NASA Observes Farthest Recorded Star


NASA photo

The farthest recorded star observed was confirmed on March 30 by NASA using the Hubble Space Telescope. The star was nicknamed Earendel, which means morning star. Light from this star takes about 12.9 billion years to reach Earth.

To put its distance from Earth into perspective, the previous record holder for farthest star was Icarus. Its light takes nine billion years to reach Earth. Earendel should not be confused with the oldest star, Methuselah, because it is much closer to Earth.

The star was discovered by measuring the redshift of the light. The term redshift is used as a measurement. As light moves farther away, its waves are “shifted” to a much longer wavelength. This means the light will appear red. A star with a lower redshift means it will take less time for the light to reach the observer while the light from a star with a high redshift will take more time.

The previous farthest star, Icarus, has a redshift of 1.5 while Earendel has a redshift of 6.2. Using the redshift method, while observing a distant galaxy called WHL0137-08, scientists noticed a fine detail within the galaxy. At these distances, most galaxies look like spots with minimal detail, so for something to be noticed is unbelievable. Earendel is estimated to have 50 times the mass of the sun and is brighter than it, too. With stars of this brightness, it could be possible that it has a companion star.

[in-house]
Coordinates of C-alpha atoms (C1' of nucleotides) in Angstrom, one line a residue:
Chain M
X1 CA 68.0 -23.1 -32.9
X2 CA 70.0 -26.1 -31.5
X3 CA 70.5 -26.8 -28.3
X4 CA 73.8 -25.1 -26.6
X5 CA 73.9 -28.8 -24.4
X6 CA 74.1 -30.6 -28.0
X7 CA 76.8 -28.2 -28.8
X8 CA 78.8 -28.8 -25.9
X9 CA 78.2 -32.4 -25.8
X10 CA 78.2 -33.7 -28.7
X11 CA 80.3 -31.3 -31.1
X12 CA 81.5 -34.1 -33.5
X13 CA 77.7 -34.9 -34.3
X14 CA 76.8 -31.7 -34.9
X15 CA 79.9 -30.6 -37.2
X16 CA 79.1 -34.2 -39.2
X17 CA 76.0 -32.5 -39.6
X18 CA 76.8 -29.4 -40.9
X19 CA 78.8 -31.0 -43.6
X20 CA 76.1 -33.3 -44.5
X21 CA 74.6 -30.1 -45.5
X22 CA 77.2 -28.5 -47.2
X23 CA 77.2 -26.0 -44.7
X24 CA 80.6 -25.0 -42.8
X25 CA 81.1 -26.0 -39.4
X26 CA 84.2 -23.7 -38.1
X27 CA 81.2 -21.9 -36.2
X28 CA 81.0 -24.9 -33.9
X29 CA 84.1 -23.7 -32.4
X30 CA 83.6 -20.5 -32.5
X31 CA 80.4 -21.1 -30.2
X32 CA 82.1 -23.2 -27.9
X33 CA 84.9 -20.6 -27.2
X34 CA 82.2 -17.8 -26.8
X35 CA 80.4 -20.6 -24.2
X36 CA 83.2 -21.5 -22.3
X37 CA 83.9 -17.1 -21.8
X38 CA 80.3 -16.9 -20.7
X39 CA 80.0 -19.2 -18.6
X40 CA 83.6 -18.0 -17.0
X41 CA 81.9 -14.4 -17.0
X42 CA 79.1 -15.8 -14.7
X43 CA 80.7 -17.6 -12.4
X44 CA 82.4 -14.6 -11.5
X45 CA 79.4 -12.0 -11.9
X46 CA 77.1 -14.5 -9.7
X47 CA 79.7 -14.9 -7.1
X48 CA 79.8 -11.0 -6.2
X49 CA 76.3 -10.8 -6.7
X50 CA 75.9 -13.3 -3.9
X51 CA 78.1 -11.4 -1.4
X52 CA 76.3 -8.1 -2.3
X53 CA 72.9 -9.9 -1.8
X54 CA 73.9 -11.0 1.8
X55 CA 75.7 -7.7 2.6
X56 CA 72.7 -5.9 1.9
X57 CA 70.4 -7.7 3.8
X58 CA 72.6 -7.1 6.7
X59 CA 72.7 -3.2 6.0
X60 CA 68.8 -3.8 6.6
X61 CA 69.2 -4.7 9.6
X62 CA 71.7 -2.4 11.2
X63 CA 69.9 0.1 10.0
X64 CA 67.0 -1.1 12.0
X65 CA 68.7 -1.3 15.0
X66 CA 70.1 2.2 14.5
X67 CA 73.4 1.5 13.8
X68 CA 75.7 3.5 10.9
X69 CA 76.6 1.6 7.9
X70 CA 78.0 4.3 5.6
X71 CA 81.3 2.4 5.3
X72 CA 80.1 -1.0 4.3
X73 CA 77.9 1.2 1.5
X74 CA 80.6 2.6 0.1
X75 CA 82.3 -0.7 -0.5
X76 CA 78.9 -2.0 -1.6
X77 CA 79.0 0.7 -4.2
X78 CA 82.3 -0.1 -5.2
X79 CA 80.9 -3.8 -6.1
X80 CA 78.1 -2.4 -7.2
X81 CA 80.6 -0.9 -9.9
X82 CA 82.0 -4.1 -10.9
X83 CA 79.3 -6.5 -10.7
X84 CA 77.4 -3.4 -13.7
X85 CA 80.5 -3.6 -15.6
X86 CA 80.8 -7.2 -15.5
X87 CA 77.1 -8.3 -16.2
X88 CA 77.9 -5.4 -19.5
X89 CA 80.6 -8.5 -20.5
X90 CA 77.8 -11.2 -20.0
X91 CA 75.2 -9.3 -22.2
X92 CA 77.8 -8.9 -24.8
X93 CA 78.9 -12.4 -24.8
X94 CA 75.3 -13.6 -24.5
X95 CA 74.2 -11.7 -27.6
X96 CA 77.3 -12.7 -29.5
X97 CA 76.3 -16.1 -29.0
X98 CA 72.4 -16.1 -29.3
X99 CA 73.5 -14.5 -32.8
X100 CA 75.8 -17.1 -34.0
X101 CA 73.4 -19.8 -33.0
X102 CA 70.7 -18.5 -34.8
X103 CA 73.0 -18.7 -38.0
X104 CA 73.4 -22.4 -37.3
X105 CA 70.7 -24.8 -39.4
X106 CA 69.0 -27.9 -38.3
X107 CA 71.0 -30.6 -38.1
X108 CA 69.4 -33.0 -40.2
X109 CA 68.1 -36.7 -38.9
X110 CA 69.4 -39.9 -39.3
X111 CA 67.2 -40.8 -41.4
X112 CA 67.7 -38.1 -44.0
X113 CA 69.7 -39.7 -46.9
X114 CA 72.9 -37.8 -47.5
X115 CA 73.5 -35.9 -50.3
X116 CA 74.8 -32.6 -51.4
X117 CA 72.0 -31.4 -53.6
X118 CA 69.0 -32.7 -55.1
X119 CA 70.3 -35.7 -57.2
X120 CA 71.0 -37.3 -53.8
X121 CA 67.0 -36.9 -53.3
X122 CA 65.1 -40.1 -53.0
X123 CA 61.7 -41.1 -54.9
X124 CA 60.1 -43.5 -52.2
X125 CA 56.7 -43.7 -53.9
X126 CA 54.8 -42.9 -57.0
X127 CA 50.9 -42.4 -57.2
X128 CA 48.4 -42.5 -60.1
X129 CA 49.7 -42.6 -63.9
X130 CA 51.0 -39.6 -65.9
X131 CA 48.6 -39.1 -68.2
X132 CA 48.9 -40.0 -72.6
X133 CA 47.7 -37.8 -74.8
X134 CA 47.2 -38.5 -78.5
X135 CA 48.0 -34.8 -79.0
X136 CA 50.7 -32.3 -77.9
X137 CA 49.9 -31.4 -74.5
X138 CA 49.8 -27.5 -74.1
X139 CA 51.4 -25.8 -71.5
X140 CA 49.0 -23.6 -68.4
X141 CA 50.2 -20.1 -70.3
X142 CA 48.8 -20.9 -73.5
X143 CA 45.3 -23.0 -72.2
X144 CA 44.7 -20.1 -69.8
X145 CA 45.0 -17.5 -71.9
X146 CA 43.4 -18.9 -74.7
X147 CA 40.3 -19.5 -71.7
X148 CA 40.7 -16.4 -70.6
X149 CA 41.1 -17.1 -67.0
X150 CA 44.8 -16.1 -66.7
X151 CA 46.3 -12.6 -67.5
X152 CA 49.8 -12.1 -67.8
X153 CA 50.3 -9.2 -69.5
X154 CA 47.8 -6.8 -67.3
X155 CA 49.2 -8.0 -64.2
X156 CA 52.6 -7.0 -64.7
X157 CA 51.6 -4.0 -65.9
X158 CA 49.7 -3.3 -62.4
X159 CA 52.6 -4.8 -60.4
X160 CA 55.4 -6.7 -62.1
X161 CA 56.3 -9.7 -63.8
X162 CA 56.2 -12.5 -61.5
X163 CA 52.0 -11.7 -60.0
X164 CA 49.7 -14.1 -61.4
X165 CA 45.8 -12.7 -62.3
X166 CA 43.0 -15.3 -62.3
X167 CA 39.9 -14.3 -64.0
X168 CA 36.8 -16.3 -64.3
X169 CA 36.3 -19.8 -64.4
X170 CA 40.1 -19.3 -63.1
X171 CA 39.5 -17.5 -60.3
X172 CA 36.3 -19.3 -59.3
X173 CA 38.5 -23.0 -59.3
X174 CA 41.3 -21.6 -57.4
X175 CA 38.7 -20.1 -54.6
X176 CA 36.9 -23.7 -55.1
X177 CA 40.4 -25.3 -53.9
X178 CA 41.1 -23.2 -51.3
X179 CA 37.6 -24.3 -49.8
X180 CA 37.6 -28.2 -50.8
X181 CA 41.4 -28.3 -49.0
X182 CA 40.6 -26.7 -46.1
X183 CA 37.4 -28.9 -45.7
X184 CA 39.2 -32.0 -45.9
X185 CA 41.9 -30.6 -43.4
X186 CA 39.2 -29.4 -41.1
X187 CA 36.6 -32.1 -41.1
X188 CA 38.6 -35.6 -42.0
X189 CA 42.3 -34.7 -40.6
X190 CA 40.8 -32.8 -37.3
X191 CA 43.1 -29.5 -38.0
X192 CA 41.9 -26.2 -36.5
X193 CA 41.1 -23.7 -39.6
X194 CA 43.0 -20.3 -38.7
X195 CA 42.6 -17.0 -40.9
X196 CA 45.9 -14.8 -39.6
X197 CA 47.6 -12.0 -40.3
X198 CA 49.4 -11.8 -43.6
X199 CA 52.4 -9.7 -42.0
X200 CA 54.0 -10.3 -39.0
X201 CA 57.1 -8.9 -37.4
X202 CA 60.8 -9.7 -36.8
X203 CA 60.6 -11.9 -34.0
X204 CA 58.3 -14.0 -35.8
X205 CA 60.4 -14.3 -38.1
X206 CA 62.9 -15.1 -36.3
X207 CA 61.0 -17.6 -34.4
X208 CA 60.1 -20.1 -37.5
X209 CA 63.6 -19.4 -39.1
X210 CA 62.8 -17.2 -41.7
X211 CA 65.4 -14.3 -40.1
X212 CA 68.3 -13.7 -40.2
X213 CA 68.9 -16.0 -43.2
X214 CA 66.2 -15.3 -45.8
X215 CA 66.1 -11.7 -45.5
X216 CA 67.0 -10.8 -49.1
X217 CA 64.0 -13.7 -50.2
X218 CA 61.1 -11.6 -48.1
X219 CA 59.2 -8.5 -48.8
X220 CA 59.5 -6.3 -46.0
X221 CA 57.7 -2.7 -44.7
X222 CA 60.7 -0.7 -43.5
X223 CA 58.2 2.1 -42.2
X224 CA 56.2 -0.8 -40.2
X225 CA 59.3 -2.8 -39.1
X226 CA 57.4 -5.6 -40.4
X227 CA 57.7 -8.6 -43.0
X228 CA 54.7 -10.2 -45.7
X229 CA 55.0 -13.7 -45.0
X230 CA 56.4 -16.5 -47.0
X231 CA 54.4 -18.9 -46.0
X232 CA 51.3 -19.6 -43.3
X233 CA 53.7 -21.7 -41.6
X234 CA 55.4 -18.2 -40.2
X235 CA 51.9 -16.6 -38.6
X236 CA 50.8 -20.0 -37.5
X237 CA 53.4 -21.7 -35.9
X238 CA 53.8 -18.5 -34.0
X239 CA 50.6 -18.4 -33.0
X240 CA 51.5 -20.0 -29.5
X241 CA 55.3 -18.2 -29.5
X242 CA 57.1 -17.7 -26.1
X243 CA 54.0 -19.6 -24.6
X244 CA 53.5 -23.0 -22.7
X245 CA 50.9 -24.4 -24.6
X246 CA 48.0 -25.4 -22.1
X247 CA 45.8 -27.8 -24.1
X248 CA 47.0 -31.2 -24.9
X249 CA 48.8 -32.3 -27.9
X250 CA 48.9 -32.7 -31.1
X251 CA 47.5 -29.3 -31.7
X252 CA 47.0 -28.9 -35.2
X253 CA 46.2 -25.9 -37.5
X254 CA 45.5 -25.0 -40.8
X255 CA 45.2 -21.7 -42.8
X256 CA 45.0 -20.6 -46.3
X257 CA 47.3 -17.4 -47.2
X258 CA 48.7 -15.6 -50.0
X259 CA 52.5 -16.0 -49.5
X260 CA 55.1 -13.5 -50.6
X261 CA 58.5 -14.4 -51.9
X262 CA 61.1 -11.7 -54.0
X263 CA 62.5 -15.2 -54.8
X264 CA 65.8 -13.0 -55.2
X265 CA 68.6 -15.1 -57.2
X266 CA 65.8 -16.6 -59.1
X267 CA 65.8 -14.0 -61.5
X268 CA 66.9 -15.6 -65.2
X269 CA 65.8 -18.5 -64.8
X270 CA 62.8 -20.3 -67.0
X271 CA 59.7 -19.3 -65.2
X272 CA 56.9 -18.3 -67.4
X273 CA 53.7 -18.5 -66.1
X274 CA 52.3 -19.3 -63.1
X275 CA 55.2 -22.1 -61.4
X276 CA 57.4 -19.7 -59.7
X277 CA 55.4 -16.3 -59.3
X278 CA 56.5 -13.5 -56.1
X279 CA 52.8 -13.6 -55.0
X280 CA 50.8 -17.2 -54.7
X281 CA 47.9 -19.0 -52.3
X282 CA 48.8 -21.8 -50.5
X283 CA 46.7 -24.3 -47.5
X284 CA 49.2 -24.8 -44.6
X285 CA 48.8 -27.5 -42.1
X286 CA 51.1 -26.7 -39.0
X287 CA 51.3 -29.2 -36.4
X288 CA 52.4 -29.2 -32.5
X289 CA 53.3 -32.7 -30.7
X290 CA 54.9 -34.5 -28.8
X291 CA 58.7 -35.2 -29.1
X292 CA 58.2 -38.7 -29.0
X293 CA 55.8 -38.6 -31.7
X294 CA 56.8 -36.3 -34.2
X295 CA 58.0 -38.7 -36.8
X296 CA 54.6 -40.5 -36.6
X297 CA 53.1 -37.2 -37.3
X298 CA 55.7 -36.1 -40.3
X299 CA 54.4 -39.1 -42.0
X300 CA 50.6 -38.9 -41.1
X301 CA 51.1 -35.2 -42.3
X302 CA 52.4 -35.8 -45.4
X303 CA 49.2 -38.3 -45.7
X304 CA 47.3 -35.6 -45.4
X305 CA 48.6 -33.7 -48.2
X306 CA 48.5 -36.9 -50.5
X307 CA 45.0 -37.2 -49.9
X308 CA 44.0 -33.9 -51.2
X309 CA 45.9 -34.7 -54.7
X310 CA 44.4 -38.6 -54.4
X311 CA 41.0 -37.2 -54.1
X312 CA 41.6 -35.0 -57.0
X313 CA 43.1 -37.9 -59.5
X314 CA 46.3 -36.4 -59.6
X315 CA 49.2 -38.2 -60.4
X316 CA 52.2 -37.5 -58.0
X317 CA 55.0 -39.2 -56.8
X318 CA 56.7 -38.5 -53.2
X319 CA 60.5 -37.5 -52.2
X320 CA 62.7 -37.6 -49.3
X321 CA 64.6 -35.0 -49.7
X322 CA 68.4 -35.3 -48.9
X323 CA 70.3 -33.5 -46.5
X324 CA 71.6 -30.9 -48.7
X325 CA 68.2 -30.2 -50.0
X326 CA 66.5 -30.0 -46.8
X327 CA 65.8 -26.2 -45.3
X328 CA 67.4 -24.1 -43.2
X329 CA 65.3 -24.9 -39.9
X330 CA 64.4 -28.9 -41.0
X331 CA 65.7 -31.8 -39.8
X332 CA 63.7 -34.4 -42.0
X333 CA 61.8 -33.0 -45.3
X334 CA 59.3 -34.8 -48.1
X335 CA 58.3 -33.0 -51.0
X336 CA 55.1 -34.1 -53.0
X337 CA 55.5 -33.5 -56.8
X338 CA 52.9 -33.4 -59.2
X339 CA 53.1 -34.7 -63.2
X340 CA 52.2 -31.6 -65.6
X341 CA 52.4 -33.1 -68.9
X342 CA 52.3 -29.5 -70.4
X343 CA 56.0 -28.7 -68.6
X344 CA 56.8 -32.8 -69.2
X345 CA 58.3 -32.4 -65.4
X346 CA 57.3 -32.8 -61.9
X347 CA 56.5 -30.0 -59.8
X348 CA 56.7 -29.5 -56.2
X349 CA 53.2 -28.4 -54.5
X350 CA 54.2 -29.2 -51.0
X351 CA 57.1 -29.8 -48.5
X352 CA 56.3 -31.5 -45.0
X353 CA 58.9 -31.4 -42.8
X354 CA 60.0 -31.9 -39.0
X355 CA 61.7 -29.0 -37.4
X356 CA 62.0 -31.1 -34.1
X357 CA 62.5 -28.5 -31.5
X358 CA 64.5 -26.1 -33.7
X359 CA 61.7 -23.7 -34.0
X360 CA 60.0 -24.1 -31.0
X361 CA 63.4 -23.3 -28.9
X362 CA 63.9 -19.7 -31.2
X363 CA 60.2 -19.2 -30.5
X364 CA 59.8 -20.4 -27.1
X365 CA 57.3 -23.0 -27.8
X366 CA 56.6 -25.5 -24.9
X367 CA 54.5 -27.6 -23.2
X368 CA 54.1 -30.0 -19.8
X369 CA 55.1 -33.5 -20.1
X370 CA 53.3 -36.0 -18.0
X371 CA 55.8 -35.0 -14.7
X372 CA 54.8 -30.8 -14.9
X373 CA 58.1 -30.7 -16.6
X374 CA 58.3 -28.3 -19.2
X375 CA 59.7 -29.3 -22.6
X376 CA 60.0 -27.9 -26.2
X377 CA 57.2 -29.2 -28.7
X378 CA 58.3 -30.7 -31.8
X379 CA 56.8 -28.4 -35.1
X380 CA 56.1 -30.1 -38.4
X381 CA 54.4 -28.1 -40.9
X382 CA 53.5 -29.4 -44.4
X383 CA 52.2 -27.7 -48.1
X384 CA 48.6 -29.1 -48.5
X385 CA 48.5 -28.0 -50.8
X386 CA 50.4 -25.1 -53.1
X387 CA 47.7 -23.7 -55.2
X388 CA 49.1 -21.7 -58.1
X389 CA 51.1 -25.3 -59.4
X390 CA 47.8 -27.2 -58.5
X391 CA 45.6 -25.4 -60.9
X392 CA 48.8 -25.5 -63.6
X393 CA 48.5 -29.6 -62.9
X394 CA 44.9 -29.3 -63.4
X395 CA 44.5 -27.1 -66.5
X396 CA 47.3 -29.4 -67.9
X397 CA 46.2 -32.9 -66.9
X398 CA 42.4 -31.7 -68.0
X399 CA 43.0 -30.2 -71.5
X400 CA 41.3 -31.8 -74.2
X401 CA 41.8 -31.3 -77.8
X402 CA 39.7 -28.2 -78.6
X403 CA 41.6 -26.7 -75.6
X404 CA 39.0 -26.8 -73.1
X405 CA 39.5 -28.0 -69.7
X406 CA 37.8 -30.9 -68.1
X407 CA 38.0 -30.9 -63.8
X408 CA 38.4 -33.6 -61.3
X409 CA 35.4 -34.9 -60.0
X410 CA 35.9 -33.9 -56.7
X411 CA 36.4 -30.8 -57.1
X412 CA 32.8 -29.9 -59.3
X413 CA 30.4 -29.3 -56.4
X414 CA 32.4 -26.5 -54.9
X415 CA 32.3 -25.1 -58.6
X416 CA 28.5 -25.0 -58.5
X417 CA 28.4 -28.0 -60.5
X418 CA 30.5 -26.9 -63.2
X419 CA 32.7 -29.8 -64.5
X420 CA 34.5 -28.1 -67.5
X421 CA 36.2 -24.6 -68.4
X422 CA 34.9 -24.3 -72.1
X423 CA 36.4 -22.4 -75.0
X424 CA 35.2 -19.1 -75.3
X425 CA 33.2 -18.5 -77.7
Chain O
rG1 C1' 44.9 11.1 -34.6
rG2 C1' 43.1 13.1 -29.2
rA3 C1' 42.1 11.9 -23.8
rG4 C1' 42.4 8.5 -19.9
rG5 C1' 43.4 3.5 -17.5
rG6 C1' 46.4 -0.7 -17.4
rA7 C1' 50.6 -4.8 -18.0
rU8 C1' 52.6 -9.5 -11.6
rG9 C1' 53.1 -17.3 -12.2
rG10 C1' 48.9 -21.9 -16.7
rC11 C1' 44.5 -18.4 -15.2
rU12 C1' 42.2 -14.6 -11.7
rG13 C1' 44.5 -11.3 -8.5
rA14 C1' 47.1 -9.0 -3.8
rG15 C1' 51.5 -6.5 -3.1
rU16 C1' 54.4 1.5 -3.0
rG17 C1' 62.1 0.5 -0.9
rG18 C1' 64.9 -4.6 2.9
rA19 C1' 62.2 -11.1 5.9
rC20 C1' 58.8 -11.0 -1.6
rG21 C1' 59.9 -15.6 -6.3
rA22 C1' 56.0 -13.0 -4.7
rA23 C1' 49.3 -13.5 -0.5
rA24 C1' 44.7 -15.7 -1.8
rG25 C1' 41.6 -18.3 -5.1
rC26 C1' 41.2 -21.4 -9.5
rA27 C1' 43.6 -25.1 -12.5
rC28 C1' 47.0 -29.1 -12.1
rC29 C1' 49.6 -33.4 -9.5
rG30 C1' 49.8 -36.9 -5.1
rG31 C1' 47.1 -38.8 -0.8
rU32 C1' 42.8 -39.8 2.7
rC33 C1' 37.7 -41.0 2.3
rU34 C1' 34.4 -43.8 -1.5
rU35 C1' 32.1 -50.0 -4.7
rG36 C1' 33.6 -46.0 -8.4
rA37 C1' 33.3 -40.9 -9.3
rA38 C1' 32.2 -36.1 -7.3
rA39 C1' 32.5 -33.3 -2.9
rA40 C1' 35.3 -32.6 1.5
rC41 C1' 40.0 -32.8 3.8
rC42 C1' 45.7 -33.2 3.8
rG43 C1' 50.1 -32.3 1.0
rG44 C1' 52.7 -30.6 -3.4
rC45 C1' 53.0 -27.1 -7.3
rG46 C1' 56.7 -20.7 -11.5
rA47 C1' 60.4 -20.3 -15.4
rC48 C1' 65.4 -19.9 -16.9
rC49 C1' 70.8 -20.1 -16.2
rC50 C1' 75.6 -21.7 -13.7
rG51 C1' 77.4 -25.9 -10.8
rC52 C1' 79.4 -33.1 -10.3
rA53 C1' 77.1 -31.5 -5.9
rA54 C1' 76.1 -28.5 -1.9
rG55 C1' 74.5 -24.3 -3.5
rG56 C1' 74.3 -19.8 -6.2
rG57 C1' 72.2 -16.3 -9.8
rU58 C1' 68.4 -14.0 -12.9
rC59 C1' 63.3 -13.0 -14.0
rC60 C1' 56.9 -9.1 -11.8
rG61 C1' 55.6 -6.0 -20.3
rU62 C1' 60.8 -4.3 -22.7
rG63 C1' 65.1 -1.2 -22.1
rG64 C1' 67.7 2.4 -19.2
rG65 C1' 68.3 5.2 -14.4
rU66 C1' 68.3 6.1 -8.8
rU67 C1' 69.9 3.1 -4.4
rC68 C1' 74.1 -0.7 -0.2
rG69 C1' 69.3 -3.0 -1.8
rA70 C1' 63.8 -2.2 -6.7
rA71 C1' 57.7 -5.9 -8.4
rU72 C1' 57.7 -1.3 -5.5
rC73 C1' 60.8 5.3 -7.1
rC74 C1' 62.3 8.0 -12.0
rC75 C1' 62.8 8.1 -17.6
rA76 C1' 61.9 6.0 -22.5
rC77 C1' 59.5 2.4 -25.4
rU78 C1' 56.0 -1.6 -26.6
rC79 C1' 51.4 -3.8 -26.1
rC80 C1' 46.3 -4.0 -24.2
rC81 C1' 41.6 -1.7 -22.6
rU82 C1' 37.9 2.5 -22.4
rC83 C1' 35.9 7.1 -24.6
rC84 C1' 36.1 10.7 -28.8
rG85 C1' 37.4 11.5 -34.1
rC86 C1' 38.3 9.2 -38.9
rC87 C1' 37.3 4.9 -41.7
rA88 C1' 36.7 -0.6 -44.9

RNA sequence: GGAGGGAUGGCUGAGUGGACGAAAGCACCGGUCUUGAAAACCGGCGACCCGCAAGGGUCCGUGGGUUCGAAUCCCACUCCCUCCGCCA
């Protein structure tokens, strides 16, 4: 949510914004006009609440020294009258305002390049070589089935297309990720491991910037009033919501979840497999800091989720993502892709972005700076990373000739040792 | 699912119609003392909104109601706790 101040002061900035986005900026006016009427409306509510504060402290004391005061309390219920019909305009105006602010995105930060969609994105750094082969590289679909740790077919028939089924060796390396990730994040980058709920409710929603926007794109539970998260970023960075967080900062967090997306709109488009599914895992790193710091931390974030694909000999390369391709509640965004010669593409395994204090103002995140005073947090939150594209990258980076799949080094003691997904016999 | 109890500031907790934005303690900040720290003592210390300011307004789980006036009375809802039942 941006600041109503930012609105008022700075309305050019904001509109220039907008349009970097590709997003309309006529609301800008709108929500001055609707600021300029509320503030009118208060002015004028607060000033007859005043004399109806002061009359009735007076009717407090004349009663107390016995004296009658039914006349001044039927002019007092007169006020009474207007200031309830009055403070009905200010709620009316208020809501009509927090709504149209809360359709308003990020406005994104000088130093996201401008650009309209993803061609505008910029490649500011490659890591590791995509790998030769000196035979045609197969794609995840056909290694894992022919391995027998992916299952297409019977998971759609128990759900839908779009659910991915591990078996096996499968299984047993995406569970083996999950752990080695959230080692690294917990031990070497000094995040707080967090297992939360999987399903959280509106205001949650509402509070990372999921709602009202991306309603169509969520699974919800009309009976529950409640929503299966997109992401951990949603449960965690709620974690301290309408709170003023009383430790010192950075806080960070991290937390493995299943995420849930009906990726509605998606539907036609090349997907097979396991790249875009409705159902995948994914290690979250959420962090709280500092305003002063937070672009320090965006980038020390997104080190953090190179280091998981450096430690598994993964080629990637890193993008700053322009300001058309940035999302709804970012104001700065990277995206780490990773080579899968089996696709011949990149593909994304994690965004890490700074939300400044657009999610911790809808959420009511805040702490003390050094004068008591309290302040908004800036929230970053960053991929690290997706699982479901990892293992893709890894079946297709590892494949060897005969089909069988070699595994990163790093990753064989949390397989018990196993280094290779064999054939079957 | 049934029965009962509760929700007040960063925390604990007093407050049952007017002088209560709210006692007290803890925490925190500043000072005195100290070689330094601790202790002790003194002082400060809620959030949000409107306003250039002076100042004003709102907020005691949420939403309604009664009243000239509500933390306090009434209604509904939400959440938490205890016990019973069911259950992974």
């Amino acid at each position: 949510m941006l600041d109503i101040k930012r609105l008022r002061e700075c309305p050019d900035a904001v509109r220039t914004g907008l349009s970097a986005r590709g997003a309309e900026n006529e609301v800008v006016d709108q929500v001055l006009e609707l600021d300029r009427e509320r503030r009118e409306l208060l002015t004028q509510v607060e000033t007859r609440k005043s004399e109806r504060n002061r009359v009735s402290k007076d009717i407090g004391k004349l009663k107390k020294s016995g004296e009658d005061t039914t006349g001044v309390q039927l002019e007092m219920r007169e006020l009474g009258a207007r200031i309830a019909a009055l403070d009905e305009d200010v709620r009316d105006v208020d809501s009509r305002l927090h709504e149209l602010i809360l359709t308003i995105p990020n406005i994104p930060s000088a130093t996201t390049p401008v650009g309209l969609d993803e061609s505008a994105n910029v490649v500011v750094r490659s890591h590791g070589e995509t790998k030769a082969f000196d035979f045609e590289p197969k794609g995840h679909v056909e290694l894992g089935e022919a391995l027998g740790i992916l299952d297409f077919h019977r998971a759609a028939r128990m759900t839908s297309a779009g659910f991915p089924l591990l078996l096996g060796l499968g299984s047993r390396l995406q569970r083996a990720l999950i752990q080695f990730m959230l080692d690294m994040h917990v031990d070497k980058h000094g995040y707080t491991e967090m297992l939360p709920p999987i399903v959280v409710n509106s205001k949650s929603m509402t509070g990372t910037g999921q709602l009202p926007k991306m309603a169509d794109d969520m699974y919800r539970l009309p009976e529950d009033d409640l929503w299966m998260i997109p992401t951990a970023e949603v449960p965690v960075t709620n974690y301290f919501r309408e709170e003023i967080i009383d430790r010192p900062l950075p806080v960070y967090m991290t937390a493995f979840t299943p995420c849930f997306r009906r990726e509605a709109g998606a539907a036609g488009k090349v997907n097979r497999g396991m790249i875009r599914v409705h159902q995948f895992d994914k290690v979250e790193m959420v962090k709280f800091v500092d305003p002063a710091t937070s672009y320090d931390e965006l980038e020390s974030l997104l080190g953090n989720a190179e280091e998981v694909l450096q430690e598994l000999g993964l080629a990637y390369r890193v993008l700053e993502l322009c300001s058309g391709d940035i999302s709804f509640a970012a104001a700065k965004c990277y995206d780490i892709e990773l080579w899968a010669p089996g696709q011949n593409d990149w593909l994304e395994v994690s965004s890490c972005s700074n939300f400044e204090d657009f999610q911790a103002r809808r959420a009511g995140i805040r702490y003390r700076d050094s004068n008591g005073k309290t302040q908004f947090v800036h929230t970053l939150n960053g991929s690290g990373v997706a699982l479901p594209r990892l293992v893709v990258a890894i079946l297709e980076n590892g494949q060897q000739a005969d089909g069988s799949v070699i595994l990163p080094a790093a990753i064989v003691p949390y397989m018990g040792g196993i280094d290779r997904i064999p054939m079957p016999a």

Most objects of this size and distance are still hard to see which proves that observing this star is a rare occurrence. The ripples of the fabric of space, created by the gravity of the surrounding galaxies, lined up just right, which allowed the star to be magnified and brightened for it to be observable.

This phenomenon can be equated to the ripples in a pool. When the ripples are formed, the light is shined from on top of the water and is distorted on the bottom of the pool. Certain areas on the bottom are brighter than others due to the water refracting the light. This is what happens to the light from Earendel.

With the newly operational James Webb Space Telescope, scientists are planning on furthering observations of Earendel with its high sensitivity for detecting infrared. With the James Webb Telescope, it can be confirmed if Earendel is even a star while measuring its temperature and brightness.

By finding out these basic properties, scientists can classify what kind of star it is. If further research finds that the star is made of primordial hydrogen and helium, it would be evidence of the existence of Population III stars, or stars that were the first born in the universe. The discovery of Earendel is a huge leap in the study of the universe, which might one day answer the questions revolving around the mysteries of the universe.